Re: Bigger top = bigger sparks

From: 	Chuck Curran[SMTP:ccurran-at-execpc-dot-com]
Sent: 	Monday, June 30, 1997 8:30 PM
To: 	Tesla List
Subject: 	Re: Bigger top = bigger sparks

Tesla List wrote:
> From:   Bert Pool[SMTP:bertpool-at-flash-dot-net]
> Sent:   Saturday, June 28, 1997 8:10 PM
> To:     Tesla List
> Subject:        Bigger top = bigger sparks
> We just had an excellent Tesla magnifier run, with measured sparks 11
> feet in length.  We were running a 62 inch diameter toroid with an 8
> inch cross section stacked on top of two 36 by 8 inch toroids.  The
> first time we ran the big top, we were out of tune, and some violent
> interturn sparking shorted out and effectively destroyed our two
> layer extra coil.  We added one turn on the primary and replaced the
> extra coil with our single layer unit.  This is the first time we've
> had sufficient power and tune to use the large toroid, and it  was
> nice to get it to run.  We shot some excellent video, and even had
> had one guy with a stereo camera positioned on top of a steet metal
> roof with 10 and 11 foot sparks hitting the edge of  the roof about
> two to three feet from the cameraman's feet.  I have to give Jerry
> David Gore credit, he held his ground, so to speak.  His camera and
> tripod were picking up so much EM field that he couldn't touch his
> camera, so we isolated him with a sheet of plexiglass and he was able
> to take some shots - we hope they will be good ones.  The video
> from the roof looking down into the big sparks was great.  Our
> longest run ever was 4 and 1/2 minutes exactly; and that is a very
> long run for a coil.  If you have anything weak in the system, an
> extended run will show it up.  We checked our stationary electrodes
> on the rotary gap - they got too hot to touch, but not hot enough to
> damage the gap frame.  We also lost a welder when we tried to
> parallel it with our first welder.  There were instant balls of
> molten metal splashing out of the inside of the welder - not a good
> sign, so we never got to push the extra power we wanted.  Max kva
> measured at the wall was about 12 kva.  Oh yeah, we had to replace
> the 3 inch diameter corona ring on top of the secondary with a 7 inch
> cross section toroid 30 inches in diameter.  We needed some field
> shaping at the top of the secondary, and we also found we had to
> raise this toroid about an inch to prevent strikes from the
> secondary to the primary.  Our flat aluminum flashing transmission
> line has been stiffened by stapling some 8 foot long wood strips 1/2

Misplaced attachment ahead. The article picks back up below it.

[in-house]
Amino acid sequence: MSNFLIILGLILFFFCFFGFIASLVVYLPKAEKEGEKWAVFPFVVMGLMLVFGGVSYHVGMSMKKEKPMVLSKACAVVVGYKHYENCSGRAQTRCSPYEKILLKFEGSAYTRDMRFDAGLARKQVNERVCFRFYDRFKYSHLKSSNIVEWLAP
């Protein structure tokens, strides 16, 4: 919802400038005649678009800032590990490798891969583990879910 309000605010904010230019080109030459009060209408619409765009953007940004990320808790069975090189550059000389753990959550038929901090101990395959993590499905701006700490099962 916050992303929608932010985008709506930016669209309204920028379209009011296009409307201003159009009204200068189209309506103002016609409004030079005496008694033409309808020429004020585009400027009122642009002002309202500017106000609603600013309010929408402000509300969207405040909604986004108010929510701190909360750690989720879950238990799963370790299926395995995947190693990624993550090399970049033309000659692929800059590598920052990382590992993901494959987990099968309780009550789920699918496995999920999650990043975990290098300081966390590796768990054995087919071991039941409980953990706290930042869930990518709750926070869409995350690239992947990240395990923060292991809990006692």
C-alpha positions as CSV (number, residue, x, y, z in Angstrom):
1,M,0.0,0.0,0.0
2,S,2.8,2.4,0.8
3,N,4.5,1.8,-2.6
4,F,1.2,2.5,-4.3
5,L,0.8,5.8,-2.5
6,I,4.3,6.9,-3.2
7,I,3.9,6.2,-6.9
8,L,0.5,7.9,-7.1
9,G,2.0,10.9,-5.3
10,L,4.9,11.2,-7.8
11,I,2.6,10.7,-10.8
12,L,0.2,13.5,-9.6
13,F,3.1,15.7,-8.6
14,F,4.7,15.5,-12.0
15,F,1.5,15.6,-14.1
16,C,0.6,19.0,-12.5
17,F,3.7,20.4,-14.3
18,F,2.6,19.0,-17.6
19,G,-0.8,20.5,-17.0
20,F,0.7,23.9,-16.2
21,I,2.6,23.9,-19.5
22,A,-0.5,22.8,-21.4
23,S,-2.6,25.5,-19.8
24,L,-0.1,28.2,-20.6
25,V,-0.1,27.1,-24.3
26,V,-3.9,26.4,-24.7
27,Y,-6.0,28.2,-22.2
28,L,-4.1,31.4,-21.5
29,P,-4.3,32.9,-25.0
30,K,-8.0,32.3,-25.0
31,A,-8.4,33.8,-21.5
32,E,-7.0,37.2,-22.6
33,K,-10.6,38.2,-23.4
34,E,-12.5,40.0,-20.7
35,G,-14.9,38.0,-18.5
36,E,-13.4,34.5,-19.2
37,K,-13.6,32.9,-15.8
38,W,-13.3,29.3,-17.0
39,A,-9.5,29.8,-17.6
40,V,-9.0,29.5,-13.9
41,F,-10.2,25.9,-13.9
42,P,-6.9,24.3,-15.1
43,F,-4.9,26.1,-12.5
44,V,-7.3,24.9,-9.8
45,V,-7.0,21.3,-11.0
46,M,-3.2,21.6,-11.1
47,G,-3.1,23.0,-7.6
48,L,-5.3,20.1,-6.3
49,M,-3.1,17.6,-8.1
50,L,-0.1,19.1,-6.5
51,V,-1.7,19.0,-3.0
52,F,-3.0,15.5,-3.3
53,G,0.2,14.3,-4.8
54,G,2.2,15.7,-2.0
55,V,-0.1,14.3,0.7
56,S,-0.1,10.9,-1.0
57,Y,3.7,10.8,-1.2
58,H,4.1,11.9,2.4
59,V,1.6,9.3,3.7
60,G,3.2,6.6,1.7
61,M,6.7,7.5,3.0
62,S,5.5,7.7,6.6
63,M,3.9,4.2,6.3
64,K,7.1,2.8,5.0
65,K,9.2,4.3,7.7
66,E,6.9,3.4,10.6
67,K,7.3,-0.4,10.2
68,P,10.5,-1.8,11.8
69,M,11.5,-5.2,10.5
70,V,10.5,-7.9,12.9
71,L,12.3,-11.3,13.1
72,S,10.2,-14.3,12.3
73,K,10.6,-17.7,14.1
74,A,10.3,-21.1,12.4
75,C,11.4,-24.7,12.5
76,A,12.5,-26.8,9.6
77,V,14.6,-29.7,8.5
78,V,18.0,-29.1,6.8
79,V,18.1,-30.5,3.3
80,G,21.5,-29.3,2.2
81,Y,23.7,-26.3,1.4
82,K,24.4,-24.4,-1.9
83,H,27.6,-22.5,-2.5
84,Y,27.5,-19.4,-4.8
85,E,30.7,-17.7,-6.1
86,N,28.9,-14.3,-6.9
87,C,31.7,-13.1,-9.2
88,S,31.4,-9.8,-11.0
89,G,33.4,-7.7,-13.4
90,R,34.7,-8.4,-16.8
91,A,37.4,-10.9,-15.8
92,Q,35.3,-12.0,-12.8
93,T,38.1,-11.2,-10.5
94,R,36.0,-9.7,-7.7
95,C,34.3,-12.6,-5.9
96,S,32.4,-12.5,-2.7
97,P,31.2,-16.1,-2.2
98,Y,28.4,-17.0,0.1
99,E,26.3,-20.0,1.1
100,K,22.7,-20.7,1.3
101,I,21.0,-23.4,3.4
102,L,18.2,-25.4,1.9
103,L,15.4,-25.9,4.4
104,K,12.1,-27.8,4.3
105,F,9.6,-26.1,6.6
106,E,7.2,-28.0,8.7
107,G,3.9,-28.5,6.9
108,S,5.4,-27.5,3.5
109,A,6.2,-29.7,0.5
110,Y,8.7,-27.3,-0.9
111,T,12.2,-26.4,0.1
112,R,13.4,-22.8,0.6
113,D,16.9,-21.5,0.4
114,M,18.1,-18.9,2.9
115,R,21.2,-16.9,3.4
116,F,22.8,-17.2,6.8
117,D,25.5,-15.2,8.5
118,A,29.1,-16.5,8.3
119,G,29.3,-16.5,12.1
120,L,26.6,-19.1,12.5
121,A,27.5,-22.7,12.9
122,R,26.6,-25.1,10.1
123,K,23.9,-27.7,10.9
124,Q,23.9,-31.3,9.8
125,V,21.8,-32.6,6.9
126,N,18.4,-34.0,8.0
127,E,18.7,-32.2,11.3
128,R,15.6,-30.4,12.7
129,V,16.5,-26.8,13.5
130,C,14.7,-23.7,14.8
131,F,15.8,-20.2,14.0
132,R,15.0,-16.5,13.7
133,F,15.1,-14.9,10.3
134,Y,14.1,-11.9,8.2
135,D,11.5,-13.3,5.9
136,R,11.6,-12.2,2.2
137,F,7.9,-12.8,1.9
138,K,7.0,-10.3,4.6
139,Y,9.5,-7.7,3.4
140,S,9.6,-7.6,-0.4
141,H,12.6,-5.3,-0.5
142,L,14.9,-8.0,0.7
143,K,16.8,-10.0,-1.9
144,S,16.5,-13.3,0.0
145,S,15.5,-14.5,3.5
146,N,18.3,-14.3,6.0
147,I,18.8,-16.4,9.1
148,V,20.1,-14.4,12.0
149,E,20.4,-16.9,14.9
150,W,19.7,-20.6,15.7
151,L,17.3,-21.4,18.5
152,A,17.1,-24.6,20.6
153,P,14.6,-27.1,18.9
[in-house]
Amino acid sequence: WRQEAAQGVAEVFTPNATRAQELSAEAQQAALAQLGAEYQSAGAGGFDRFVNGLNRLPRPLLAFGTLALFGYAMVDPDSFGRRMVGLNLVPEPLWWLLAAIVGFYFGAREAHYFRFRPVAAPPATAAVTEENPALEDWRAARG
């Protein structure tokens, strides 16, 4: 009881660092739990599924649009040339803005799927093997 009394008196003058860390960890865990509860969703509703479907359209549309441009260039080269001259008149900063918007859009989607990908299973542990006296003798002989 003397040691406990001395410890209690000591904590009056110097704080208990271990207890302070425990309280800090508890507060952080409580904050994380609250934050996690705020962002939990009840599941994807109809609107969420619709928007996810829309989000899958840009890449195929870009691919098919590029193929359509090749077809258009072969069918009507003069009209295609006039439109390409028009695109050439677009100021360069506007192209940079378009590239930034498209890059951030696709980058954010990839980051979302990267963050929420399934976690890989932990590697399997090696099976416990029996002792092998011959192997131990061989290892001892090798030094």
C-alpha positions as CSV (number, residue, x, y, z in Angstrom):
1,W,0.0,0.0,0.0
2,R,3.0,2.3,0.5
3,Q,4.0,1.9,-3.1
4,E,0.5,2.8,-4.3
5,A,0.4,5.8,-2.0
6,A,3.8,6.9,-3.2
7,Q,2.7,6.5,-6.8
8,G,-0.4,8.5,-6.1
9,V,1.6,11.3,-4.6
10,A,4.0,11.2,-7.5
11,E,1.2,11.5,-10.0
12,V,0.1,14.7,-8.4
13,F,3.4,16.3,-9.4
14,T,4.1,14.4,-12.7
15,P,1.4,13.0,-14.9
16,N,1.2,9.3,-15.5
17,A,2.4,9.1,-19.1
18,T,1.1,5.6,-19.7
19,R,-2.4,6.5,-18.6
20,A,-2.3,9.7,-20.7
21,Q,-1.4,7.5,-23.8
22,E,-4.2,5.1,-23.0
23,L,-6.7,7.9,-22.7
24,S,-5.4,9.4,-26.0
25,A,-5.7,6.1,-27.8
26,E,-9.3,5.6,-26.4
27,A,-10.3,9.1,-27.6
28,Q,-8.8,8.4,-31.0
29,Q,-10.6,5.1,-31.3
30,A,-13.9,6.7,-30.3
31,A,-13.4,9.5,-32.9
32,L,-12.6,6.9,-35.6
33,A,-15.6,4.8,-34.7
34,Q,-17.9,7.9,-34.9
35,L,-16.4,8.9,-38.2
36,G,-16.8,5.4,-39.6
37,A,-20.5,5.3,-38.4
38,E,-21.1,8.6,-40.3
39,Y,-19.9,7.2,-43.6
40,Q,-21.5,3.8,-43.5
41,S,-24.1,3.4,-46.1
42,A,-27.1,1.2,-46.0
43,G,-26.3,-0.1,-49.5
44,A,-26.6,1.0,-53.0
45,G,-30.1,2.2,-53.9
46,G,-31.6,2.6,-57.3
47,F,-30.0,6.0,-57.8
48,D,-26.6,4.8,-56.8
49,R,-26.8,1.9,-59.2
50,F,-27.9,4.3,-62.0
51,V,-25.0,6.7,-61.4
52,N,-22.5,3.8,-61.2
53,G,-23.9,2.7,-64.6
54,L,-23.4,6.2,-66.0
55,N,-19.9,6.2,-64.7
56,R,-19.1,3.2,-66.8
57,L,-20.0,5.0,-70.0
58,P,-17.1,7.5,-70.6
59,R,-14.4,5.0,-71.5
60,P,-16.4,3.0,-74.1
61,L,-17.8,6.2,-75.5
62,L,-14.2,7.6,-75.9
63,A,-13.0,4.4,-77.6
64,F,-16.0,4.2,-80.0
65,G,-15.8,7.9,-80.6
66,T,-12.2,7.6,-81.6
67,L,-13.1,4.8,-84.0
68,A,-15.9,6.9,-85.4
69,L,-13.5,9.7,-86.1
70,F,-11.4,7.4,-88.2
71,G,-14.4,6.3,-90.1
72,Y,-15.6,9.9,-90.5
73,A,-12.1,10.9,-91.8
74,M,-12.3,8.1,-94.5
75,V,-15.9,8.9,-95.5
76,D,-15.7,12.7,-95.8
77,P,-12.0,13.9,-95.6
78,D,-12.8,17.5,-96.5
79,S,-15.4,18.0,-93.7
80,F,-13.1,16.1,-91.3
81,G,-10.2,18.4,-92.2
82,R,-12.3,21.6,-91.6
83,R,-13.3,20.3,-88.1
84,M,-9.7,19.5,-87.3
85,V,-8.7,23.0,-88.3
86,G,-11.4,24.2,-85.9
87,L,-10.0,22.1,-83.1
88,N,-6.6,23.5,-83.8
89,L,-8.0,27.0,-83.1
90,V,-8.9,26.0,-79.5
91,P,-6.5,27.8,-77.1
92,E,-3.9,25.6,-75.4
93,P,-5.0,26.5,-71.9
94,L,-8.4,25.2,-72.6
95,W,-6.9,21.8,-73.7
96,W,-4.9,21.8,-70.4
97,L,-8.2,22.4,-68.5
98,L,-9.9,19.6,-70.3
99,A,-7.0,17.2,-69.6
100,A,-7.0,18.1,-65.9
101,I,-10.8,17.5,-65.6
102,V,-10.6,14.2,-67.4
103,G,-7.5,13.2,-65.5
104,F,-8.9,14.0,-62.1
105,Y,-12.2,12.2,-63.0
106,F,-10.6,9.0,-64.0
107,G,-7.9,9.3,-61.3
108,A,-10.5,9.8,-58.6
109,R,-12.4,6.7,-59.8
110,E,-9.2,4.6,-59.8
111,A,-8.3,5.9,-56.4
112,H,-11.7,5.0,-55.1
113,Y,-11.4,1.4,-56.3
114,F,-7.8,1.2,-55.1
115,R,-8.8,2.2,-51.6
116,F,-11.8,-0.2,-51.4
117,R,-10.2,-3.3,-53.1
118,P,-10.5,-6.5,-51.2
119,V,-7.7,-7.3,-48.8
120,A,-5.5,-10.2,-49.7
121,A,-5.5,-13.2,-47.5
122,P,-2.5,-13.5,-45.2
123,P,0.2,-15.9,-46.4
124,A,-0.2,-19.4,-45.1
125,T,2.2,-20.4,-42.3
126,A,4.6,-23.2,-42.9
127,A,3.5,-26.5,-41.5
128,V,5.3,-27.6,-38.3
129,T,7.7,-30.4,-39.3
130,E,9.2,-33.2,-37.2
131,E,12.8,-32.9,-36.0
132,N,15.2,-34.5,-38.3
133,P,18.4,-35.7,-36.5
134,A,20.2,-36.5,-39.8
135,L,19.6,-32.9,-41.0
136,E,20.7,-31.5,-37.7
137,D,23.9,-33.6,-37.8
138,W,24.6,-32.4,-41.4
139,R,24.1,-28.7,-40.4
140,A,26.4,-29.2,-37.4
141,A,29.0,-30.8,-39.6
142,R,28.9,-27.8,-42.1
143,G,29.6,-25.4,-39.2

> inch by 1/2 inch to the back side; we did this to prevent the
> transmission line from "flagging" when breezes blow through the yard.
> Bert Pool
> bertpool-at-flash-dot-net

Sounds like you really had things going well!  4 1/2 minutes of run time
is pretty respectable for a new system still being developed.  I have
kept my two coil system to about 2 minutes and was happy that nothing
got too upset this last Friday. The toroid stack must look pretty neat
too--do the cars slow down when you are just setting up, trying to
figure out what you're doing?  Your comment about the transmission line
flapping in the breeze caught my attention.  I have been wondering what
would happen if all of us who run our coils outside in the wind, could
one day take them inside and not let the wind disrupt our "ionized
air".  I bet your 11' spark would stretch out some more, based on
comments heard before.  Hope you are able to post a photo of the system
when time permits, too bad about the damaged/dead welder.

I tried taking a time exposure Friday night of my coil running.  I had
an older Konica camera that was funtional last year but this year it
gave up the ghost.  Next I got two really old Leica cameras from my
Uncle's estate when he passed away and I tried one of them, knowing that
a 1939 vintage camera would be 100% mechanical--it doesn't work yet
either.  Last resort was my new Minolta, which I took one shot with and
then it did some odd things.  It's still O.K.--I knew I should not try
it so close to the coil, but I really wanted to get a photo to post! 
Well, I'll get the one developed and see if it turned out or not.  If
not, I'll keep trying.  Sunday my wife asked me what happened to the
Flowering Crab tree.  A whole bunch of leaves were dead--wilted and
brown where the coil had hit them during the run.  Neighbors from six
houses down the road came by to watch that big bug zapper run, as they
called it.

Chuck Curran